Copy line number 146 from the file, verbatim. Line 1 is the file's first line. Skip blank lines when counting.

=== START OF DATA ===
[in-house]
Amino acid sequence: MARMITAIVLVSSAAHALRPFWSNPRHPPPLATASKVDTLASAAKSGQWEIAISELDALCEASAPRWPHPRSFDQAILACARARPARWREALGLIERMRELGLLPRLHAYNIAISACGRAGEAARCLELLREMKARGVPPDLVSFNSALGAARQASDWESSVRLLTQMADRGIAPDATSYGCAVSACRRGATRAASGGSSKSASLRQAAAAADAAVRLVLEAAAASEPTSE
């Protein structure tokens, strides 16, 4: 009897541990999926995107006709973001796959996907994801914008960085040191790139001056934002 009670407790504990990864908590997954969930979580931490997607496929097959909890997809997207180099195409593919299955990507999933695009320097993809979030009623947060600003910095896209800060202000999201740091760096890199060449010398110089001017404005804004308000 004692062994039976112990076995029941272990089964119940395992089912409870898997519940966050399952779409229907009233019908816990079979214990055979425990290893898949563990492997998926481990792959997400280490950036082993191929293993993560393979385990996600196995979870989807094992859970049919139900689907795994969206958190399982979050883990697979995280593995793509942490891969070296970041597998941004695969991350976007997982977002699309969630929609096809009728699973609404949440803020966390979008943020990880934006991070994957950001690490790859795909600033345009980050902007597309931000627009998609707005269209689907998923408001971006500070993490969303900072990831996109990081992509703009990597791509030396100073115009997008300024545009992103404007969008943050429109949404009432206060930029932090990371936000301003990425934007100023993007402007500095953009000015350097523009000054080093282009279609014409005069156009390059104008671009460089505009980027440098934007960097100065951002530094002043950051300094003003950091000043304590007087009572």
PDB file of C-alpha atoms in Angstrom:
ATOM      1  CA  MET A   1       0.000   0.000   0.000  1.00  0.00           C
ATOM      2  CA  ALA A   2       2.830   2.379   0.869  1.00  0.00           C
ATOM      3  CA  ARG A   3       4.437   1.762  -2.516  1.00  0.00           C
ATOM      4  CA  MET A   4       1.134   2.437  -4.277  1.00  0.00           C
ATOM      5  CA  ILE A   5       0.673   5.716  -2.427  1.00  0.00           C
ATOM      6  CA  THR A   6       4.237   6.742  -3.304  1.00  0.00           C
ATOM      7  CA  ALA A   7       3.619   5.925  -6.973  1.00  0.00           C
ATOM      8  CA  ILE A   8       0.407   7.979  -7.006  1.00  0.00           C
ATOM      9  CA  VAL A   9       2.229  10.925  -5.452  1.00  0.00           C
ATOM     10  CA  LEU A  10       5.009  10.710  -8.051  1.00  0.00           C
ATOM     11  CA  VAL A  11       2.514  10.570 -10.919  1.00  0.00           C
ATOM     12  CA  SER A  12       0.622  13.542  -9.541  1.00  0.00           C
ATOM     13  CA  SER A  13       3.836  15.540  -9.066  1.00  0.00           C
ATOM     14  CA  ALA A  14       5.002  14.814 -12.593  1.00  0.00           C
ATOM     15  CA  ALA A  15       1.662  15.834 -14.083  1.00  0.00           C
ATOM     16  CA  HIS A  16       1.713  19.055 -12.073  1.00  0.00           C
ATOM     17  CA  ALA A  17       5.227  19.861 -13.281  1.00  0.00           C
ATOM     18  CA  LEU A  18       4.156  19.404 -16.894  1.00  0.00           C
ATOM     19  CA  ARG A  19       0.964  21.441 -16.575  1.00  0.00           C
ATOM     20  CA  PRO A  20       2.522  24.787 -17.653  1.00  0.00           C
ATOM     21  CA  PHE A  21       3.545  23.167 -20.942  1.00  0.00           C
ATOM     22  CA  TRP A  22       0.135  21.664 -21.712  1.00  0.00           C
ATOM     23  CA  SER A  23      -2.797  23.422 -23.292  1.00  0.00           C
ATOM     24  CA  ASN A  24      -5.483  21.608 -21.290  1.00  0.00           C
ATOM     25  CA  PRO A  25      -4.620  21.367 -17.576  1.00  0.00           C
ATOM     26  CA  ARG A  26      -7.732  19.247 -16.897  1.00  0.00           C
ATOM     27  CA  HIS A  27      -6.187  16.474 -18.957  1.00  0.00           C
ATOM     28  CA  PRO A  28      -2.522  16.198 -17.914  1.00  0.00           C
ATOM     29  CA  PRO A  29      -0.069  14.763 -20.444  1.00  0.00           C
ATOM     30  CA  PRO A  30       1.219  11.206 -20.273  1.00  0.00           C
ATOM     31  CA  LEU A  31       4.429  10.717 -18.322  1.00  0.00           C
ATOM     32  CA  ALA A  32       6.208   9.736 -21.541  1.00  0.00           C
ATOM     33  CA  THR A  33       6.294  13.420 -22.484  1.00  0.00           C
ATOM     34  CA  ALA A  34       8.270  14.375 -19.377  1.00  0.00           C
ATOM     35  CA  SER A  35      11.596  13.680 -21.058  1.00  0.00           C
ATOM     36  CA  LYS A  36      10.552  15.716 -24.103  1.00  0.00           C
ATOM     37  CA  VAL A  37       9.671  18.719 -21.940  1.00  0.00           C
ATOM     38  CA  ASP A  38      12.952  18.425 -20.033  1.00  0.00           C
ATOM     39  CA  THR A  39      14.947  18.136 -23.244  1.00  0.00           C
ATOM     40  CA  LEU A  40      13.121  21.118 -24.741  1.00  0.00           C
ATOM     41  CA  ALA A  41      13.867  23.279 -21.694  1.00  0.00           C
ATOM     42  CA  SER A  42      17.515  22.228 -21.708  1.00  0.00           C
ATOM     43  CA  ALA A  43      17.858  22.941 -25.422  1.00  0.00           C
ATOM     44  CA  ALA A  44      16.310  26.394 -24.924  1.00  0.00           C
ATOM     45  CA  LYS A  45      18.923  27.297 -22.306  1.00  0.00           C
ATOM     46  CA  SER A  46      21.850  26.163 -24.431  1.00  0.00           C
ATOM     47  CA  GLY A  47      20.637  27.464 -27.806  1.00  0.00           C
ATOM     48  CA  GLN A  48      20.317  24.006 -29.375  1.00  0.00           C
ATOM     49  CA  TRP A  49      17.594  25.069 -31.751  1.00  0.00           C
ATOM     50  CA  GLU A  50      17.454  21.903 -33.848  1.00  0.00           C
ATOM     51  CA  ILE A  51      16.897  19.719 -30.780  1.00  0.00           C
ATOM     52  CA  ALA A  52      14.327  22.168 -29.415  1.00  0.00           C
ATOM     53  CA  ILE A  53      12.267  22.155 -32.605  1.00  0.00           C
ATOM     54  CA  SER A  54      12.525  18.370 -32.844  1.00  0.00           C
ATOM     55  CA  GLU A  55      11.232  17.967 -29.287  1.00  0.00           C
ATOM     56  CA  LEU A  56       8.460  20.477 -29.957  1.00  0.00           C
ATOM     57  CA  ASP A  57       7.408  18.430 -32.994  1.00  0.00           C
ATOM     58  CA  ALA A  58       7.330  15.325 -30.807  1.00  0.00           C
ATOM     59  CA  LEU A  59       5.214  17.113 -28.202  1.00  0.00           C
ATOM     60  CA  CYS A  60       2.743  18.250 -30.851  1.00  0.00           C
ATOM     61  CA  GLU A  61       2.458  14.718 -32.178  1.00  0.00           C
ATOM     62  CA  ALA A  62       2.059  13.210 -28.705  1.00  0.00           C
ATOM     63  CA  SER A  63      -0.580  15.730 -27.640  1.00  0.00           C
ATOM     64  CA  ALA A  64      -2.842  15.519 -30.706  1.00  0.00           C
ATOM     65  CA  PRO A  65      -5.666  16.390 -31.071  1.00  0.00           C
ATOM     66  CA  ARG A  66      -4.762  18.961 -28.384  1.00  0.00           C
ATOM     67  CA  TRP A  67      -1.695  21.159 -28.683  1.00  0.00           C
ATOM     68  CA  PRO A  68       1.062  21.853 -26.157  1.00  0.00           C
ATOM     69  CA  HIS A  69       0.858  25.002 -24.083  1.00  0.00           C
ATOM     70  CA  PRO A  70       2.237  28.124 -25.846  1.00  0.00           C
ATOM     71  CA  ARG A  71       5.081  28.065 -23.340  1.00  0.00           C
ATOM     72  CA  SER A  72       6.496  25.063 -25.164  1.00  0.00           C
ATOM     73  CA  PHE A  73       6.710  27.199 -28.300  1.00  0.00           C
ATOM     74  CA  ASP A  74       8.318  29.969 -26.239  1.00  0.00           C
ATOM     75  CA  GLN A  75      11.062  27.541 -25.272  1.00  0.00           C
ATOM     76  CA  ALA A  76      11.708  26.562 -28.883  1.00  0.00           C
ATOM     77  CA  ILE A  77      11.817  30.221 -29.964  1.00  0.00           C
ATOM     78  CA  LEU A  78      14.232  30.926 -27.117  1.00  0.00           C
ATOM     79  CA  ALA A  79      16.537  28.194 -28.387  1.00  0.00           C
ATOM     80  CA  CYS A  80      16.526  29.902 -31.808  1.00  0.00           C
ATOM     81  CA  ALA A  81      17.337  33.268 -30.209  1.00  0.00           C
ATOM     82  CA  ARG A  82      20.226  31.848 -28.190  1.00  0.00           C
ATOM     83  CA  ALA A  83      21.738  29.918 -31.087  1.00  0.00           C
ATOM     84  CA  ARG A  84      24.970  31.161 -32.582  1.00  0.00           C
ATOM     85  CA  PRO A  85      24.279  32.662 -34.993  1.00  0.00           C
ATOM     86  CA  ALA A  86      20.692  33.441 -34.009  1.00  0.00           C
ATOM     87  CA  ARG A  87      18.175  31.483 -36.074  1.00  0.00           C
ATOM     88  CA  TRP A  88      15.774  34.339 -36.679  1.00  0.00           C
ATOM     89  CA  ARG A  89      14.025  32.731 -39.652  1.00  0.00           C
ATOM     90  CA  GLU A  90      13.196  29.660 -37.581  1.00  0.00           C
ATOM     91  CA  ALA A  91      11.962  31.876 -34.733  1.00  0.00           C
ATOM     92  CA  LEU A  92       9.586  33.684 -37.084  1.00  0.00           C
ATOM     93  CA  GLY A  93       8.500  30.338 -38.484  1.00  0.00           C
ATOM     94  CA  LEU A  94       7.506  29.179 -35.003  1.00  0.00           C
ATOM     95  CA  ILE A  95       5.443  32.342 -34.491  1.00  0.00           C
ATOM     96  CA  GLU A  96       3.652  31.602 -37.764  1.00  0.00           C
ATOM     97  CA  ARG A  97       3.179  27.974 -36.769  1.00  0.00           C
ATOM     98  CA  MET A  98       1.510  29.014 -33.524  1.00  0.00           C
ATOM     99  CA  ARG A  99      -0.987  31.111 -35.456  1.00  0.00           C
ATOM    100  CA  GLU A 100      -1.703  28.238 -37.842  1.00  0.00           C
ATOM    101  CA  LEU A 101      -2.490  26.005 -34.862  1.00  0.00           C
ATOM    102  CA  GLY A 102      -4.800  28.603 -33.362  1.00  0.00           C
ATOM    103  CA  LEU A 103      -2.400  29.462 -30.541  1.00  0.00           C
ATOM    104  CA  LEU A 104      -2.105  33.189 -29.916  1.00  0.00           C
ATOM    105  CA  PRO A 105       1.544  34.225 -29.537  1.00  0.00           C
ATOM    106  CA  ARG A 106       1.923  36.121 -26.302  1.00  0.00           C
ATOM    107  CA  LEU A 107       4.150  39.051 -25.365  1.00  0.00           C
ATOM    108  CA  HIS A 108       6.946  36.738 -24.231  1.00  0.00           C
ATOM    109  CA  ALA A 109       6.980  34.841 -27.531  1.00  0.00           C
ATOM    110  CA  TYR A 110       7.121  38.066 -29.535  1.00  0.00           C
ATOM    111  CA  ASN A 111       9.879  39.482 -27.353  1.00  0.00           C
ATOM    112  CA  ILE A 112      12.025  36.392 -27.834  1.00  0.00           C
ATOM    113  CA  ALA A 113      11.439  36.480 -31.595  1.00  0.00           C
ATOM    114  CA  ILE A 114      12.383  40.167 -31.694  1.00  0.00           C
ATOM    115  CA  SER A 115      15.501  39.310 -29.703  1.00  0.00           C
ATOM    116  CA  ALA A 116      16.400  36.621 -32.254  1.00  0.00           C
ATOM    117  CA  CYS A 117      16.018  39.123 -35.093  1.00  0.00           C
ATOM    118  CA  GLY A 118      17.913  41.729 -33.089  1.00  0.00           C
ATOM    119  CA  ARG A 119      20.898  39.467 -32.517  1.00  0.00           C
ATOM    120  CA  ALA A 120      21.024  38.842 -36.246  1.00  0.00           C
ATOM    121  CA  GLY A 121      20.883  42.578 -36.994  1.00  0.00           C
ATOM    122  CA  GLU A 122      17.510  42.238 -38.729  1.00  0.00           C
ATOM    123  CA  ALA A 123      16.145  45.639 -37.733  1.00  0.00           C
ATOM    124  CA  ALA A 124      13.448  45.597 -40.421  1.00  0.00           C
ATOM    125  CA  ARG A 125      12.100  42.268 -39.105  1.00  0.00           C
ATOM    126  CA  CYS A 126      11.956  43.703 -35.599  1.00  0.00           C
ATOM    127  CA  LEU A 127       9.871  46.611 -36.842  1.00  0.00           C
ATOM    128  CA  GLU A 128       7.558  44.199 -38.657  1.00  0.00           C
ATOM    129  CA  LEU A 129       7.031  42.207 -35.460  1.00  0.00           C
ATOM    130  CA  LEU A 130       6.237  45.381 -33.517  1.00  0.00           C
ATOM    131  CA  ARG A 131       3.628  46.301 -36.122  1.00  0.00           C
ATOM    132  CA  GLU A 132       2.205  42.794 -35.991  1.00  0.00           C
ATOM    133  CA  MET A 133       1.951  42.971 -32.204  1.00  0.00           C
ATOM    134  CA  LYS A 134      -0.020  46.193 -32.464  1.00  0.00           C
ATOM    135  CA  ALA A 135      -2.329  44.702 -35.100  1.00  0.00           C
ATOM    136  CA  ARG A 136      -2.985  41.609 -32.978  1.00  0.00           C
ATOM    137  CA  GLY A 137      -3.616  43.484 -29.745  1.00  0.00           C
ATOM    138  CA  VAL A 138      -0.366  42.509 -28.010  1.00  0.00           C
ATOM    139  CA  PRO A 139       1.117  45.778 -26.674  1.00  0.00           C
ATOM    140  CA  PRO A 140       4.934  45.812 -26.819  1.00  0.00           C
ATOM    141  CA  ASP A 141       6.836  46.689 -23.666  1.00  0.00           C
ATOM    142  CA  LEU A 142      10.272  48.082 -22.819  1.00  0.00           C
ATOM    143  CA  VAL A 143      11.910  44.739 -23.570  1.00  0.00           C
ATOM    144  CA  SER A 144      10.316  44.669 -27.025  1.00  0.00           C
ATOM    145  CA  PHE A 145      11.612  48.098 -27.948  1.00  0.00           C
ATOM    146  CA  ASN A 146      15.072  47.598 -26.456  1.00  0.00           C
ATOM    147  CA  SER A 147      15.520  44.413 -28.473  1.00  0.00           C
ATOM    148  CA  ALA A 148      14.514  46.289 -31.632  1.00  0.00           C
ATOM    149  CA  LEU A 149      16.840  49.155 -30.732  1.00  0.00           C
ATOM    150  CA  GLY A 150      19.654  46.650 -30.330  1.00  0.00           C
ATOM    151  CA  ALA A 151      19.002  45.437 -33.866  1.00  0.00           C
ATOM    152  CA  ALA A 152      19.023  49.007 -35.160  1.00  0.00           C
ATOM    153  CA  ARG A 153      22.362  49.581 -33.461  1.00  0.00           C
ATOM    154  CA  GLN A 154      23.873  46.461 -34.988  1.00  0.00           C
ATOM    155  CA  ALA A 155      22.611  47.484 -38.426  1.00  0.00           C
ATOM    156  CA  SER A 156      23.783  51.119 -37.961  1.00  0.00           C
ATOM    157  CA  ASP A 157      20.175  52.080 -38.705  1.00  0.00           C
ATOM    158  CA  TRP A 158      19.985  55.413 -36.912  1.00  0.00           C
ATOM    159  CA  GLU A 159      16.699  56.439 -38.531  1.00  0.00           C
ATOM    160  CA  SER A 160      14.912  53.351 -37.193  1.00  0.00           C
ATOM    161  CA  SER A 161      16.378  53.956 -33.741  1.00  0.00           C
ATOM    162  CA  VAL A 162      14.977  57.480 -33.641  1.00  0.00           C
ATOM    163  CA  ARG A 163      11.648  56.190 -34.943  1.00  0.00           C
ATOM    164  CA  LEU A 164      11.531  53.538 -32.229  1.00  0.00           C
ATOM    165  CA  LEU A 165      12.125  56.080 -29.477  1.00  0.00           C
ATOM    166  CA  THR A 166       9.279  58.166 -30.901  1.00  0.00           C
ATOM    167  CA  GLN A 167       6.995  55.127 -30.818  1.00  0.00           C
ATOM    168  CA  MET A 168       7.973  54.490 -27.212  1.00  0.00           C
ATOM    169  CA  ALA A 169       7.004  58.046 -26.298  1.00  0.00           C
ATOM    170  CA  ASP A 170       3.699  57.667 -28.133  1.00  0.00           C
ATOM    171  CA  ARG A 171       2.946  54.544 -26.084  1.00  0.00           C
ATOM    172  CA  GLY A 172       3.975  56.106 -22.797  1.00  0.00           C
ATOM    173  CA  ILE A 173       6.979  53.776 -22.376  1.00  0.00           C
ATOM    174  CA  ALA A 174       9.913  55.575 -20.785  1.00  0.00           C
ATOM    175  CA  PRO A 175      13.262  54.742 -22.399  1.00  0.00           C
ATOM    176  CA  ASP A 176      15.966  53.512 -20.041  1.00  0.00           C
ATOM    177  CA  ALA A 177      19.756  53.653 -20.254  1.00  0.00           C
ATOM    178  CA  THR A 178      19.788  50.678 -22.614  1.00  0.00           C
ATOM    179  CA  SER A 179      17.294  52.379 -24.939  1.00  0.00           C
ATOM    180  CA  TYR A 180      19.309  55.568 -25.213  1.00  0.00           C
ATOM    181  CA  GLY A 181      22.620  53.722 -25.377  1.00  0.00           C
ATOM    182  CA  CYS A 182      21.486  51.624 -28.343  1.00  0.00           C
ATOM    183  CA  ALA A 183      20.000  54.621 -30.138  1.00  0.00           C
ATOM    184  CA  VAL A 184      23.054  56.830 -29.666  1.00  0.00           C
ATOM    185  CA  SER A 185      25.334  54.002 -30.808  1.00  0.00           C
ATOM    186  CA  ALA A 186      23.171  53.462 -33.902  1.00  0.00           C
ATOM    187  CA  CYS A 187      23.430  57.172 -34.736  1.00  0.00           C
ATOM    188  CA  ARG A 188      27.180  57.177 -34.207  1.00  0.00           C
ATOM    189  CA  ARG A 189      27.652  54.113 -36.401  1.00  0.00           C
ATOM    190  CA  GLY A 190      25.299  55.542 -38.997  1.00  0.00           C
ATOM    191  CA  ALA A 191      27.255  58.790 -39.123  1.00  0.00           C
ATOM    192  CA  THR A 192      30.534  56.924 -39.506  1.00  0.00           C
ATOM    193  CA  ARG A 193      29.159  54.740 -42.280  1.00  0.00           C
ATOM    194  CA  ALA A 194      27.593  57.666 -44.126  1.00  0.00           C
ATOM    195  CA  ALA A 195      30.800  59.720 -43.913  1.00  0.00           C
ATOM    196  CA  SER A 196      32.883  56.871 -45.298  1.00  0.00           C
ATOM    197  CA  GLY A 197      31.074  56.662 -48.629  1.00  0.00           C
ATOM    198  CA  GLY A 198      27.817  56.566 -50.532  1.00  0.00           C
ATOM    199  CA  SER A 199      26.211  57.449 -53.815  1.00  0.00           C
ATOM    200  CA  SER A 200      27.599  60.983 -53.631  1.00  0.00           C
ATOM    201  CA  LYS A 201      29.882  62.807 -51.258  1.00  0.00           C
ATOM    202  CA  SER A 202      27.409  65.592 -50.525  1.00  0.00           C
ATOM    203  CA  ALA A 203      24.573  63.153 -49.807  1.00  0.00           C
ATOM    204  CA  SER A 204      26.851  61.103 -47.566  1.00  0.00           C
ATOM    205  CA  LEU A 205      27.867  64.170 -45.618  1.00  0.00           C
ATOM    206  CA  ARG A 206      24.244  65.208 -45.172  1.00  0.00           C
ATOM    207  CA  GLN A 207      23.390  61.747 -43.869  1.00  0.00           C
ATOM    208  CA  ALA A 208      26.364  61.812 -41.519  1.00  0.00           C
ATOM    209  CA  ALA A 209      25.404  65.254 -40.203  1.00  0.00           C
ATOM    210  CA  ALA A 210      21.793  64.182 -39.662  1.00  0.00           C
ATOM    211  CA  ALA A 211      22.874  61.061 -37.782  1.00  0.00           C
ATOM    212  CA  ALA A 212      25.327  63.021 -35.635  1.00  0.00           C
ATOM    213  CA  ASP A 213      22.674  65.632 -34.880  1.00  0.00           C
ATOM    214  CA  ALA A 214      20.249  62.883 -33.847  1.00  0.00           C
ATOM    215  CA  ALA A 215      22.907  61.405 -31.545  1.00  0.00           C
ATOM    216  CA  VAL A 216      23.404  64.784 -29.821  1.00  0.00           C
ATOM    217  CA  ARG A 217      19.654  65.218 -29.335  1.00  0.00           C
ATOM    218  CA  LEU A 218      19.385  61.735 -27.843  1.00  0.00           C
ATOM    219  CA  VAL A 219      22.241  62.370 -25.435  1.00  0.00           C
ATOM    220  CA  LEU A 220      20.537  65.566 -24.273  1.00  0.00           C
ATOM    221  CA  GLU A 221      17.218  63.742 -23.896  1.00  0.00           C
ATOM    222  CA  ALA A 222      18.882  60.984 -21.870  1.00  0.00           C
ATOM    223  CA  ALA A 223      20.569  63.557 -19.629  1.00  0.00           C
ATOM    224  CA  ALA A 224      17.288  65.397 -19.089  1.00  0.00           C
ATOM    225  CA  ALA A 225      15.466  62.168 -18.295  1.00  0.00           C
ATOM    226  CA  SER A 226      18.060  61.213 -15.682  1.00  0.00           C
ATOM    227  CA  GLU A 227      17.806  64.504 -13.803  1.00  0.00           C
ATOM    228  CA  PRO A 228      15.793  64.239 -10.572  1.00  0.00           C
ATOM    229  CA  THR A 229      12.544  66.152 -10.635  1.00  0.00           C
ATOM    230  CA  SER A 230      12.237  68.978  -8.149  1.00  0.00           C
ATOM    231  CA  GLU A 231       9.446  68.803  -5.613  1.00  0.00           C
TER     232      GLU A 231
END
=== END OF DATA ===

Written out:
ATOM    142  CA  LEU A 142      10.272  48.082 -22.819  1.00  0.00           C